Dental anxiety and dental fear are the common causes of anxiety and fear in the population worldwide. The terms are often used interchangeably with anxiety indicating anticipated stress and fear indicating actual stress to the situation13. In this work, we use the term dental stress to encompass dental stress/anxiety/fear during the whole process of dental care. A number of studies from different countries consistently found high dental anxiety in over 11% of the population with moderate anxiety in about 25% of the population14,15,16,17,18,19. The impact of this could be great as people with high dental anxiety were associated with avoidance of dental visiting, infrequent check-ups, poorer oral health, difficult to manage dental problems, unfavorable attitudes toward dentists, stress in the dentists, and dissatisfaction with one's mouth13,20.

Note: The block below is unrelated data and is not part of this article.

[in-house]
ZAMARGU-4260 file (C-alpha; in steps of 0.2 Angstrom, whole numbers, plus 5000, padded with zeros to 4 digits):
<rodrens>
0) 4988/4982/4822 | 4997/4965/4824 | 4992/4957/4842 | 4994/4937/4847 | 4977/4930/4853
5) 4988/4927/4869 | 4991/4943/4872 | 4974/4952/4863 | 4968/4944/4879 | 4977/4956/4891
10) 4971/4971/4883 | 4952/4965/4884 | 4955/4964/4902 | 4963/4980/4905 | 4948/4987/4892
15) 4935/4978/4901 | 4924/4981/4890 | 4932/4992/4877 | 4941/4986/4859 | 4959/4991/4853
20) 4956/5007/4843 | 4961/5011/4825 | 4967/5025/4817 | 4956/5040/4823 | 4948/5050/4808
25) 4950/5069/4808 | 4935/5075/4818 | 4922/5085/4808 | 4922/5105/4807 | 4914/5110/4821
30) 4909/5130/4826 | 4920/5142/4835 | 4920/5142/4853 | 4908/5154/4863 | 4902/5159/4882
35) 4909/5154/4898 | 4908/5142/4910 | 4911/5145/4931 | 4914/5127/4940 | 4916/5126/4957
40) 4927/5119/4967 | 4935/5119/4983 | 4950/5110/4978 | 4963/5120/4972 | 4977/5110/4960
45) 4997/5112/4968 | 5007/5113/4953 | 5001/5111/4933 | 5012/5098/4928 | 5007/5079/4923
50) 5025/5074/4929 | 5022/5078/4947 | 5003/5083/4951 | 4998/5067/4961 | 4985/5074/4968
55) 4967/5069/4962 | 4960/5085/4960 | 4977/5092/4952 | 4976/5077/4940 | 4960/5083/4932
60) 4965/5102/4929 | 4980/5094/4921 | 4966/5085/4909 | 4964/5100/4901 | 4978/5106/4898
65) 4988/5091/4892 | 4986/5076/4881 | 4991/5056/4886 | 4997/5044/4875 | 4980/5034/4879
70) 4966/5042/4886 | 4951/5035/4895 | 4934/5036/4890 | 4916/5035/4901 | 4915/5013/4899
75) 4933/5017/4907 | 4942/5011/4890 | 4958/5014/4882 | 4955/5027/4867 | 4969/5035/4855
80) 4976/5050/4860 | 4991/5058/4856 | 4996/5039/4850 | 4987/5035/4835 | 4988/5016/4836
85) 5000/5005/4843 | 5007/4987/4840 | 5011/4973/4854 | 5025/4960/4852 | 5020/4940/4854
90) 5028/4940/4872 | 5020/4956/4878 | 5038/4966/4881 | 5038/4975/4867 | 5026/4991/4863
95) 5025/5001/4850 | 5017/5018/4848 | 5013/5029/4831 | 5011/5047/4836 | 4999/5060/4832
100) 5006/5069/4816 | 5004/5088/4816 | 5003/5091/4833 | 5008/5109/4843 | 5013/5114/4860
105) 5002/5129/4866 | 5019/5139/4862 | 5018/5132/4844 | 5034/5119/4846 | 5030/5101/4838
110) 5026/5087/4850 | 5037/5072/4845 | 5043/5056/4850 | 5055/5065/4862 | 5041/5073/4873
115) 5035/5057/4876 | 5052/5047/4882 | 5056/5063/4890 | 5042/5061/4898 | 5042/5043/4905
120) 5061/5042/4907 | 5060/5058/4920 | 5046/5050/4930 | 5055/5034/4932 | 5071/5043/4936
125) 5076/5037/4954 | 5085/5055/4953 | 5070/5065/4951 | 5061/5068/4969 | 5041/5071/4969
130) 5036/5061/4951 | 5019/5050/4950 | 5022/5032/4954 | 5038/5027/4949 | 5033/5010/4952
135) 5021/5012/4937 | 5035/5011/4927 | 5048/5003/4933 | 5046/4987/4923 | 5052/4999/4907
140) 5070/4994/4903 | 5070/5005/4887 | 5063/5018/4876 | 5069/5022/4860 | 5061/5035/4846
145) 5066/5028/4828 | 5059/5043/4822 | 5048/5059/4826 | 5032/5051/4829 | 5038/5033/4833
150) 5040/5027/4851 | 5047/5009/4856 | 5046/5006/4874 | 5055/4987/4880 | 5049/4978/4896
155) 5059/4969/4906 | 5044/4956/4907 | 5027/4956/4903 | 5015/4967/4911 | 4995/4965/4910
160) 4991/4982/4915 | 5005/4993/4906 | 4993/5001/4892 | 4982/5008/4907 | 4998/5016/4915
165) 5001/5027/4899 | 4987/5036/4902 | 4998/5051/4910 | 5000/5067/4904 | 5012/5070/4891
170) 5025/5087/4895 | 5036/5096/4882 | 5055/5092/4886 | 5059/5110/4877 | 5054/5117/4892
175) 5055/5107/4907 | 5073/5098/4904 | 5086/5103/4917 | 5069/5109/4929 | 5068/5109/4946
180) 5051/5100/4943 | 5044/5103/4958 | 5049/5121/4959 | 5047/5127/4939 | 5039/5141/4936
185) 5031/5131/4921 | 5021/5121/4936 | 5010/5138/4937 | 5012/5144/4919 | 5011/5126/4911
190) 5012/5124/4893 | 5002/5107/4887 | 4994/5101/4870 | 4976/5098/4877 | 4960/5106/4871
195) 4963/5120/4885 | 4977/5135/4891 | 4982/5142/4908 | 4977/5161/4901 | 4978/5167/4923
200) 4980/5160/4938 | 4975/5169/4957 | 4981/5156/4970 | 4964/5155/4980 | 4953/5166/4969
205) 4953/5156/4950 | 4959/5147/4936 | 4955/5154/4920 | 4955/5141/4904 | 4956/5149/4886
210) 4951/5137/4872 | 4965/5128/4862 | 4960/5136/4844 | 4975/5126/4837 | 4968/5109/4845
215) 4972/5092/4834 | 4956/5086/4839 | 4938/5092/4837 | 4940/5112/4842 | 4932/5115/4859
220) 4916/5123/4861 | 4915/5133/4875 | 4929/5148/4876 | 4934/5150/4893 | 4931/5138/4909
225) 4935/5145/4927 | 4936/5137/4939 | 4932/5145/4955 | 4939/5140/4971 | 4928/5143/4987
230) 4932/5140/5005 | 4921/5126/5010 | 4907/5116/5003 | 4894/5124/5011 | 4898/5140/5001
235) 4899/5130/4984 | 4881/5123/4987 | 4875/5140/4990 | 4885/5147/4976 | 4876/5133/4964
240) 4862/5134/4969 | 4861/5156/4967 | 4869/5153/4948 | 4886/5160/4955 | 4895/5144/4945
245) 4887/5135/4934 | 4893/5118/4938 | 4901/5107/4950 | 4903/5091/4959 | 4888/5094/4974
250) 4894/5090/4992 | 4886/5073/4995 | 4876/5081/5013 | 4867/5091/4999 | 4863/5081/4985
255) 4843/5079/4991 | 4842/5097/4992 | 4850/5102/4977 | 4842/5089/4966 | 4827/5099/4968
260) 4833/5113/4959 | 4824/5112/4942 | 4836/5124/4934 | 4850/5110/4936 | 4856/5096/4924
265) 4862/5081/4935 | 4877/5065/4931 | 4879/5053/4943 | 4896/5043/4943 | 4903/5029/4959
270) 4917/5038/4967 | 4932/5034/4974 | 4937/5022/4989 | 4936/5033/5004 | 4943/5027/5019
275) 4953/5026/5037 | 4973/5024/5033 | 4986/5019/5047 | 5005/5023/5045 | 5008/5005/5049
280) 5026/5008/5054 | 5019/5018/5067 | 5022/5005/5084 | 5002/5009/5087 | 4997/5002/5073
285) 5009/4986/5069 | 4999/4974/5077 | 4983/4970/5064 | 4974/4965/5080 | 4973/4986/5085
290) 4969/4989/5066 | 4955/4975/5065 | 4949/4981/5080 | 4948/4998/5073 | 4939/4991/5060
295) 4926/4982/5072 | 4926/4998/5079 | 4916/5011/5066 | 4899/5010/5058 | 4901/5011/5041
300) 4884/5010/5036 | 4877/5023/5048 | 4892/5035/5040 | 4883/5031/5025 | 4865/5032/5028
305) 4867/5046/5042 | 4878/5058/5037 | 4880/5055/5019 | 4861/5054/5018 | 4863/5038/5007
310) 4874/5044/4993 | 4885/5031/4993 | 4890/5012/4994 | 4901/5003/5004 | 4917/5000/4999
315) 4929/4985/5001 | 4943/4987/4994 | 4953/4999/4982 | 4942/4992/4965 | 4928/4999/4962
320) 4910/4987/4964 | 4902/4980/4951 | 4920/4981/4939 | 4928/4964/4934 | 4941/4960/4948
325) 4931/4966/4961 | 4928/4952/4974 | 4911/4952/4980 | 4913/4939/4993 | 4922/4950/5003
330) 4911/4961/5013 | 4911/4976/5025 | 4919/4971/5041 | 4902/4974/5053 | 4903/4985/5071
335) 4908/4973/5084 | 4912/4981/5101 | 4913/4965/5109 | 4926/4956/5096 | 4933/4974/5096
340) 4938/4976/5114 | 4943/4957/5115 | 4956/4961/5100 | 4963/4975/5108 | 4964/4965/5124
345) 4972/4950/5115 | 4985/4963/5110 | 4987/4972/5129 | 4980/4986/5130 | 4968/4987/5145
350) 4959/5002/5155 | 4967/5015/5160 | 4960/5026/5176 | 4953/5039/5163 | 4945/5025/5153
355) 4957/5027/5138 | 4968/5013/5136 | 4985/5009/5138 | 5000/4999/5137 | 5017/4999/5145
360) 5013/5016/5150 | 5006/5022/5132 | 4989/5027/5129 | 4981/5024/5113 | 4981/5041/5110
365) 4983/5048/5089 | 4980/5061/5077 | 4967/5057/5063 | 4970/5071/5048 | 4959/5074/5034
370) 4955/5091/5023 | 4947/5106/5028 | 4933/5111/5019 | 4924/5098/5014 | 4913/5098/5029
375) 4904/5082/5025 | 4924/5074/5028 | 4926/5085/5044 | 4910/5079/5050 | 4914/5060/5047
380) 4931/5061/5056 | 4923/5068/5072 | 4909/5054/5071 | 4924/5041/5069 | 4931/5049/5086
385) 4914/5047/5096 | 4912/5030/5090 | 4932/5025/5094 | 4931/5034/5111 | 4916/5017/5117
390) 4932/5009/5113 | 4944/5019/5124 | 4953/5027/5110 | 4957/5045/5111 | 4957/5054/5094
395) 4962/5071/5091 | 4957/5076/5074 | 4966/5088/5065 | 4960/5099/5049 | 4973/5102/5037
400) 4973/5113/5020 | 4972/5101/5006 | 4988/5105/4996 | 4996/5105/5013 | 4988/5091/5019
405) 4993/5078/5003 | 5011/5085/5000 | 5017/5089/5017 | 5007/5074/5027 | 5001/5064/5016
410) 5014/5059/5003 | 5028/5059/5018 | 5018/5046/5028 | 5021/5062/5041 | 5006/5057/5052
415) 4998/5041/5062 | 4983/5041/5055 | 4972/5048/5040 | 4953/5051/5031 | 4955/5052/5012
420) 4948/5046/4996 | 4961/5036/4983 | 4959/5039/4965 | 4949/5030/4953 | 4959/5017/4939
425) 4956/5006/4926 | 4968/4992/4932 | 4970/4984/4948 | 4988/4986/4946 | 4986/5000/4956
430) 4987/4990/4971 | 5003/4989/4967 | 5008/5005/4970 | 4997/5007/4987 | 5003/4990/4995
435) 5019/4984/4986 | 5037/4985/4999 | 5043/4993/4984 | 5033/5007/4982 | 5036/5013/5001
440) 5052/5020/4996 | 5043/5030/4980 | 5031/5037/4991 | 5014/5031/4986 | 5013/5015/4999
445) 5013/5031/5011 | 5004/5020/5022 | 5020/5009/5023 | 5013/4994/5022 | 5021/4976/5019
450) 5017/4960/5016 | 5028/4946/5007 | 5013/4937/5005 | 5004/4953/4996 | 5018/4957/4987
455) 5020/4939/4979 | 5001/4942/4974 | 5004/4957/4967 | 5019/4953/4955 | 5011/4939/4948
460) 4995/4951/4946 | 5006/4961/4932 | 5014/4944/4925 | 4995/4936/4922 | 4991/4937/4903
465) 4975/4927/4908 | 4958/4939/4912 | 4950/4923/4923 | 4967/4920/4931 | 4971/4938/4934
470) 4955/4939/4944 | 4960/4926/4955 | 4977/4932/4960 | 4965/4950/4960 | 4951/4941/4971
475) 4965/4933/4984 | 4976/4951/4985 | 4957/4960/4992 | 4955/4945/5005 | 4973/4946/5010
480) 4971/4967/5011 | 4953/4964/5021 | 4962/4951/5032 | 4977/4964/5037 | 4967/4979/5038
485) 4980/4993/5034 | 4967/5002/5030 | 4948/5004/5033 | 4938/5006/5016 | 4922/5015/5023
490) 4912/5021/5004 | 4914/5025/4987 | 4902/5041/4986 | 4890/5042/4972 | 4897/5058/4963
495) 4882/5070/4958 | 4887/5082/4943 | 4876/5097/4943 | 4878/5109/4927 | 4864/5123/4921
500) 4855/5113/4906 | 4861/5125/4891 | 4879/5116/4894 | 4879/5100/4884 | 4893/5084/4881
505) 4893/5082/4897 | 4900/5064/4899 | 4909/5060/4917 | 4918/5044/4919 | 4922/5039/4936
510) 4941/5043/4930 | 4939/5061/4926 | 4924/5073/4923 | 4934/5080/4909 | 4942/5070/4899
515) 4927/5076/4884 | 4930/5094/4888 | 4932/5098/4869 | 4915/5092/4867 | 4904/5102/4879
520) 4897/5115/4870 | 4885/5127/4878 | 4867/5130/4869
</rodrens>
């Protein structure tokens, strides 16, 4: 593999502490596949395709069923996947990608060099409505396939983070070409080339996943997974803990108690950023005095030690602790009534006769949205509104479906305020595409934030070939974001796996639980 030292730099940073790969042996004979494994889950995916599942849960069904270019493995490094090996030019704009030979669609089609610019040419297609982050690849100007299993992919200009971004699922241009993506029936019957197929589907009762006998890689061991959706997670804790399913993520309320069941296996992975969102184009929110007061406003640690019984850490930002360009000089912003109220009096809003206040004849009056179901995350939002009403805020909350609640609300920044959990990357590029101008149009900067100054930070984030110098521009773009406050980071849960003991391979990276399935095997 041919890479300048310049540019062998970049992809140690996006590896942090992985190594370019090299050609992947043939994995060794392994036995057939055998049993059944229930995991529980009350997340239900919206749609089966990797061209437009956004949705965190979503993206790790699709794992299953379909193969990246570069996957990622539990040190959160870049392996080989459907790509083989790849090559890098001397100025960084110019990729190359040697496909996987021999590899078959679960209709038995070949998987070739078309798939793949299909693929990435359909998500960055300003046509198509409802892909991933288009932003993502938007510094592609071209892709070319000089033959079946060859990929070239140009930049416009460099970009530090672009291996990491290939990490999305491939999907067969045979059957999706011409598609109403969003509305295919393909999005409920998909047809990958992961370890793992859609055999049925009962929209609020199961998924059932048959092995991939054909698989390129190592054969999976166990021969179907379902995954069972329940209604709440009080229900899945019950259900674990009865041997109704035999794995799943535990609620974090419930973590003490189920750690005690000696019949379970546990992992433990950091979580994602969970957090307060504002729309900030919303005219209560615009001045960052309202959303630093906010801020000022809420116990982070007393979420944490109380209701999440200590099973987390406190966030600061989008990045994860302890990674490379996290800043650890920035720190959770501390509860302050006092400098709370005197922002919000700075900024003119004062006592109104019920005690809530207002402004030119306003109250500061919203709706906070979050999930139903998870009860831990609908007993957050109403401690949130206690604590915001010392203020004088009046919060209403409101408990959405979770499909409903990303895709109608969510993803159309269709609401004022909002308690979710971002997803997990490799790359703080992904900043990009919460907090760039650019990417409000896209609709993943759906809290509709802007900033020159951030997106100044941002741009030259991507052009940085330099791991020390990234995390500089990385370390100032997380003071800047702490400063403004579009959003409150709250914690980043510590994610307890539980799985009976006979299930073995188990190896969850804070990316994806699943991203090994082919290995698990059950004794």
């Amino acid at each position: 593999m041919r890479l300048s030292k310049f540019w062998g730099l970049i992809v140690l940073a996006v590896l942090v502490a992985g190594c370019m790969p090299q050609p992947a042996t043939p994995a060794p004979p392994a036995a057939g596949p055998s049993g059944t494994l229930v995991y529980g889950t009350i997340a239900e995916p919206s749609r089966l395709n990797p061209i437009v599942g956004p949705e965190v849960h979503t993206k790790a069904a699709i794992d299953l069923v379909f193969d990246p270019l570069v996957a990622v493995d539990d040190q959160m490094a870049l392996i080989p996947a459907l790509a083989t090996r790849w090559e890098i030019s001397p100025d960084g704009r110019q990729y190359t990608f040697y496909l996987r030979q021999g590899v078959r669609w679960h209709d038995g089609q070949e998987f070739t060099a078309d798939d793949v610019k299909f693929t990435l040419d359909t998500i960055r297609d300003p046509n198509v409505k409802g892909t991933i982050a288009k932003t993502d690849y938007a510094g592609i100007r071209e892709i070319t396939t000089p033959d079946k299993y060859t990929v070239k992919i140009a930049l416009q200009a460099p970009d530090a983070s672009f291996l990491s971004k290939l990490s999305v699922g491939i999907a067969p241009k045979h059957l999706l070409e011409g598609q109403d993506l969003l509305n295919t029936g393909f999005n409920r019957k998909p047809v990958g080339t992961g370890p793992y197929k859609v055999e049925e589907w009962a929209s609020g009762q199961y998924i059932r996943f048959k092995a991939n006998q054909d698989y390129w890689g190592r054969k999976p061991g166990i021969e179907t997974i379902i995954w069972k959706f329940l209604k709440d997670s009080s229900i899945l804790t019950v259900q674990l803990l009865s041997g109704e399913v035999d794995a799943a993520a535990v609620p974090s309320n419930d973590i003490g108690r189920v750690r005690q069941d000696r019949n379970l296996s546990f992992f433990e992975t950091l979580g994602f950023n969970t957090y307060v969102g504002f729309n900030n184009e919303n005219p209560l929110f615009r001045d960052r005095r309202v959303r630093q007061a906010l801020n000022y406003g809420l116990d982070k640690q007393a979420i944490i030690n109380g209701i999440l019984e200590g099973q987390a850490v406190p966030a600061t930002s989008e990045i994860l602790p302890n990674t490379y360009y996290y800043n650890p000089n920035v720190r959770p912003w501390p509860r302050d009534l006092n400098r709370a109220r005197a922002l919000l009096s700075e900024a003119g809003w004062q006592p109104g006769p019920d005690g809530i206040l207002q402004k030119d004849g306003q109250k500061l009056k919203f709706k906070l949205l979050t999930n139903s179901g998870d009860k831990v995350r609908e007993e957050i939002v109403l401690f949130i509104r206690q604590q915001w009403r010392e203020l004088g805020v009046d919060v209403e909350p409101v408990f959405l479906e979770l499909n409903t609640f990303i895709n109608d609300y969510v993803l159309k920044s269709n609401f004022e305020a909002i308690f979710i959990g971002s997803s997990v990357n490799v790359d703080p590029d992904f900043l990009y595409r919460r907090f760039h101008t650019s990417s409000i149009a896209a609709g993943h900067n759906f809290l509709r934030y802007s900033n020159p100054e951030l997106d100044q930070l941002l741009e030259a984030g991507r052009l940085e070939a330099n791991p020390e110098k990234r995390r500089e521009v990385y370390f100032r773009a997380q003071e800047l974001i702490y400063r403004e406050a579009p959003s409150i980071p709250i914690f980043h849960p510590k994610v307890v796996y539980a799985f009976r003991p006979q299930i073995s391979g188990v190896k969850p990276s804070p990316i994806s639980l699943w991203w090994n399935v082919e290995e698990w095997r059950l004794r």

Salivary α-amylase (sAA) and cortisol (sCort) can be used as objective measures of stress21. It is suggested that sAA be used as a surrogate for the activity of the sympathetic nervous system (SNS) because it is produced more when the SNS is stimulated22. While cortisol is the end product of the hypothalamus–pituitary–adrenal (HPA) axis so its level is directly correlated with the activity of HPA axis23. Both sAA and sCort have been shown to increase in various stress models and situations24,25 as well as in dental stress26. Previous studies have revealed the beneficial effect of aromatherapy in reducing dental stress27,28,29. Aromatherapy could be an inexpensive, noninvasive, and convenient measure to help relieve dental stress which might increase compliance to dental care that finally lead to improved oral health in patients. In the current study, we aimed to compare the effect of coffee aromatherapy or sham aroma on sAA and sCort levels as well as physiological measures during dental procedures that are known to induce stress.